The Michigan Millennial: Urban Legends

Written by: Abbey Frazier

Primary Source: Michigan Policy Wonk Blog, June 14, 2017

Millennials, defined by the Census Bureau as being born between 1982 and 2000,(link is external) are notorious for their love of urban living and all things that go along with it, from easy access to public transit to a wide array of employment opportunities. But does that stereotype hold in Michigan? Being the largest generation in American history,(link is external) public officials and realtors alike are naturally eager to understand where this massive demographic group wants to be, since their decisions will shape much of the economic and cultural future of the state.

Frequently finding its way into policy discussions across a variety of industries, this topic often arises following concerns over Michigan’s outbound migration and its effect on the state’s future workforce. With the largest and most educated(link is external) generation coming of age en masse, states are aiming to attract or at least retain these young workers. For a state that saw overall declines in the number of millennials living in cities after the Great Recession and still had the 6th highest population loss in the country in 2015(link is external), Michigan has struggled not only in attracting young workers, but in retaining ones already here.

Michigan saw a steady influx of people between 2009 and 2015, though larger numbers of people leaving yielded net negative overall migration each year. General trends show rates of population decline slowing despite a slight uptick in 2015. The age group most likely to leave the state were those under 26 years old, with those aged 26-34 the next most likely.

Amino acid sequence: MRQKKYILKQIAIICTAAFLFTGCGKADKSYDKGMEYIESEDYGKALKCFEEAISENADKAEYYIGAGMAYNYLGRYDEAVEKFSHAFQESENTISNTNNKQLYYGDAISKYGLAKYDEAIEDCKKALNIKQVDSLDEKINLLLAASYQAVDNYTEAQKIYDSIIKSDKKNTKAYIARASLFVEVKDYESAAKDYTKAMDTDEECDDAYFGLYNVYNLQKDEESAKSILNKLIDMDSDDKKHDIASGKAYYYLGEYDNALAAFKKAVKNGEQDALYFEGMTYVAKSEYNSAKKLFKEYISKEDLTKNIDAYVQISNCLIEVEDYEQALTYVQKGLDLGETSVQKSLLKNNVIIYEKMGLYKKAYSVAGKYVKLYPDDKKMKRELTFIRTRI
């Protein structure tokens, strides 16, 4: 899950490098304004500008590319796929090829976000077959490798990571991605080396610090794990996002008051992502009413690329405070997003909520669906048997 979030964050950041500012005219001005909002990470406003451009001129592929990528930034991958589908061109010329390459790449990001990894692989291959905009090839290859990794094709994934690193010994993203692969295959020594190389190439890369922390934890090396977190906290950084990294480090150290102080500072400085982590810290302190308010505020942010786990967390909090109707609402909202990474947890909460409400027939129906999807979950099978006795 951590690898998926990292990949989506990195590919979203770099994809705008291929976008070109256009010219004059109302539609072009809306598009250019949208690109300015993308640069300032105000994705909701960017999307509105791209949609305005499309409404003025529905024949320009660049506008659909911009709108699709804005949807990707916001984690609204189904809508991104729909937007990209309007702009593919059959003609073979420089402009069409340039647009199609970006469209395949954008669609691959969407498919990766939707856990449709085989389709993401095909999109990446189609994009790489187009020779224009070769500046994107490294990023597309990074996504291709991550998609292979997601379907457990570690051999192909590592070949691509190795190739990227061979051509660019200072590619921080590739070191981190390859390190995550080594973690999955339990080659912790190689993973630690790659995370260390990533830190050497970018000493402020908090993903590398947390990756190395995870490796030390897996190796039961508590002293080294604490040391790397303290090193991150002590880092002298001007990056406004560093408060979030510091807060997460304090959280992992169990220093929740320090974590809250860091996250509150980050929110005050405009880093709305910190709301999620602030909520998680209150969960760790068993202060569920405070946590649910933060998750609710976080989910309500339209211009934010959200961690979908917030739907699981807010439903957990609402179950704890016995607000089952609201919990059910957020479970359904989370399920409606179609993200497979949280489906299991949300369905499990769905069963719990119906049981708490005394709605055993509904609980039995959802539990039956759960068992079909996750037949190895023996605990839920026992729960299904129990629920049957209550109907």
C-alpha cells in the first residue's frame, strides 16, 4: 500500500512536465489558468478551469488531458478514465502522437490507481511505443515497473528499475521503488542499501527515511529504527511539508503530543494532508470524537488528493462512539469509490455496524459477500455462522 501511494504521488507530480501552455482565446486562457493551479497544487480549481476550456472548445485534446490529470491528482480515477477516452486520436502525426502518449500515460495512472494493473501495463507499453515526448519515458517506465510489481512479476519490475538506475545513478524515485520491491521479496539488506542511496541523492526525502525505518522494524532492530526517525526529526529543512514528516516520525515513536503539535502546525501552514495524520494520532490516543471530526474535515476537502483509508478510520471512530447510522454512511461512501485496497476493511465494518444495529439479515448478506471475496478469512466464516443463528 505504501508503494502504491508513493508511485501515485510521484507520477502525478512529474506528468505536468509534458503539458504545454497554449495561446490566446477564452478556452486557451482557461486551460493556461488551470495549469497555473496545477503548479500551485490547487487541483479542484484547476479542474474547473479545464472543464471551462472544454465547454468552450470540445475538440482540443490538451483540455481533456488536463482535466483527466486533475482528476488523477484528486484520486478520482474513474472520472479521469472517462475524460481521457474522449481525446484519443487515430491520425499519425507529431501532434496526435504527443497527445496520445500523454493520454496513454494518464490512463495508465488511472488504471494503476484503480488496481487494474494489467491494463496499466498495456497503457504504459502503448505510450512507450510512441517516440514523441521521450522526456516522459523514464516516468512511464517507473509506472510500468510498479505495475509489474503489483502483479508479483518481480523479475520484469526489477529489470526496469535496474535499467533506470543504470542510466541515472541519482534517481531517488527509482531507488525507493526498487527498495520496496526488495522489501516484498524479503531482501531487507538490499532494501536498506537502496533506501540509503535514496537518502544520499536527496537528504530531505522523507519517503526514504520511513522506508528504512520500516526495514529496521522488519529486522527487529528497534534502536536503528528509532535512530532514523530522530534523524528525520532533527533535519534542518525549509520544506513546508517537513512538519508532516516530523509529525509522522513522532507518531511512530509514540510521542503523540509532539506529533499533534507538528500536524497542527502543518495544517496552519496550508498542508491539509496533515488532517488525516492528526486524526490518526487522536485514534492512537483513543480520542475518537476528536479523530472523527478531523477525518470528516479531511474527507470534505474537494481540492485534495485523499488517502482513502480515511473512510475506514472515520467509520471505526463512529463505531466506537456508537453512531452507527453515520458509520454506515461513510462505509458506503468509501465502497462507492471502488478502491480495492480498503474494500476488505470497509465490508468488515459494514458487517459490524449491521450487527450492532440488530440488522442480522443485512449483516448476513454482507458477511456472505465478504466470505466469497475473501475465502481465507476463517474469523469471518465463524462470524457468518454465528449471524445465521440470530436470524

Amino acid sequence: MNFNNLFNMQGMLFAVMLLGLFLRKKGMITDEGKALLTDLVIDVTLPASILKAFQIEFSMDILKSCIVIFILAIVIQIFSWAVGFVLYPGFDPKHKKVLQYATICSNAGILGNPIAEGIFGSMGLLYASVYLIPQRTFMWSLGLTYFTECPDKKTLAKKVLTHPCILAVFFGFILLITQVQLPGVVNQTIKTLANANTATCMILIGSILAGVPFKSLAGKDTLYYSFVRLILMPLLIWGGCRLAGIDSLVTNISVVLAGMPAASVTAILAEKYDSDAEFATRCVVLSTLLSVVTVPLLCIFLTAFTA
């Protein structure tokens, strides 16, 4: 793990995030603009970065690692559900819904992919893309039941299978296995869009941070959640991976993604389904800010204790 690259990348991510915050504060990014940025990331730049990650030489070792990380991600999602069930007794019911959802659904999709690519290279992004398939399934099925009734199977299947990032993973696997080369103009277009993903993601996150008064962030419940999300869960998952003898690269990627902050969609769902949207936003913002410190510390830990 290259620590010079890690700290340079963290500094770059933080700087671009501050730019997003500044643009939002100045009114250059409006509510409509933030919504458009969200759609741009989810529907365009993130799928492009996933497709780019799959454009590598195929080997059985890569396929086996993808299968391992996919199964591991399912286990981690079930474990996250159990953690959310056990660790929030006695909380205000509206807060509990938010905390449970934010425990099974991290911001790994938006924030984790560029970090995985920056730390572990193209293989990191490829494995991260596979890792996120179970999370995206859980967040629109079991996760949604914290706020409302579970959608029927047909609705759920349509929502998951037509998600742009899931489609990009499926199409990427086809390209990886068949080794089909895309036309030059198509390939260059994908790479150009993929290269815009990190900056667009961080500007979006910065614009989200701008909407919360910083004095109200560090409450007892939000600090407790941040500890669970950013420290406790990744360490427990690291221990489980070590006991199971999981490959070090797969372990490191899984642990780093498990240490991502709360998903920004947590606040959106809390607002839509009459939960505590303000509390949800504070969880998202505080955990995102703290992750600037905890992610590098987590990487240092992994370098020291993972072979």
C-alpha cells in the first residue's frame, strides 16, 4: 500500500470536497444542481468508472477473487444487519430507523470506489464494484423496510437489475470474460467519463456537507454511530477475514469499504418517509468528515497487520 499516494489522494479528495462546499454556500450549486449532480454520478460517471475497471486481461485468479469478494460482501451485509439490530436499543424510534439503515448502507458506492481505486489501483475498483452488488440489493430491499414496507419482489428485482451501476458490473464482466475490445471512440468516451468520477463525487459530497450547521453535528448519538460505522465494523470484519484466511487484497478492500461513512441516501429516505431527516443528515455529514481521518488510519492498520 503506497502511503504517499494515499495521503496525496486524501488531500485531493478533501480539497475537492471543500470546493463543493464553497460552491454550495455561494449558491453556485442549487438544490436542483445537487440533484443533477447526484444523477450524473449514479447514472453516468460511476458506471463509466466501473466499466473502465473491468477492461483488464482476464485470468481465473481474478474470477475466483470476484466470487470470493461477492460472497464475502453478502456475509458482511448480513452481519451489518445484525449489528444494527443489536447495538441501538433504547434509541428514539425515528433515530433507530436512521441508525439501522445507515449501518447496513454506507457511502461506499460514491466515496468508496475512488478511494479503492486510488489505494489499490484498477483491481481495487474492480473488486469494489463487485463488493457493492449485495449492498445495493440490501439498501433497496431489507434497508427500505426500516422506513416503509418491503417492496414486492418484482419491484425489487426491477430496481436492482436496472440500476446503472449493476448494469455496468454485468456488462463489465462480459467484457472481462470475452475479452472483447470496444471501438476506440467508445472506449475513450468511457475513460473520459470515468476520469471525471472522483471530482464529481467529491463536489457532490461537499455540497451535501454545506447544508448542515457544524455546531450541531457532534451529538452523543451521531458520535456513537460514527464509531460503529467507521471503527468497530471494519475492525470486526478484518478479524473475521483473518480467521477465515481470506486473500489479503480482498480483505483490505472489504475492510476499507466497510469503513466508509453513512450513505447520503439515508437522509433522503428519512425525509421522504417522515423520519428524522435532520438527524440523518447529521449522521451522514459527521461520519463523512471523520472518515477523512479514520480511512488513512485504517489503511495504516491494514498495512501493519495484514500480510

Within the state of Michigan, the idea of millennials as city-dwellers doesn’t hold for most in the 18-34 age group. In Michigan’s most populous cities (with a population of 75,000 or greater), including Ann Arbor, Detroit, Flint, Grand Rapids, Kalamazoo and Lansing, population data from the U.S. Census Bureau’s American Community Survey (ASC) show that less than 20 percent of the state’s millennial population resided within these city limits between 2009-2015.  In fact, the number of millennials living in Michigan cities slightly decreased over this time period, with much of it driven by declines in Detroit.


In spite of declining numbers of overall millennials living in Michigan cities, one sub-group of 18-34 year olds saw an increased presence over the same time period in these cities: those with a Bachelor’s degree or higher. The number of educated millennials living in one of Michigan’s six largest cities increased by 10.4% between 2009 and 2015, with wide variation depending on the city, though Detroit and Flint are the only two to see negative change. Despite a significantly smaller population as compared to Detroit, Ann Arbor and Grand Rapids hold the state’s largest share of educated millennials and experienced the most growth for this demographic group. Though still remaining below pre-2009 levels, Detroit continued to inch closer to recovering some of the population lost during the Great Recession. The number of educated millennials residing in Lansing, Kalamazoo, and Flint all remained relatively steady over this period, with slightly negative changes in Flint.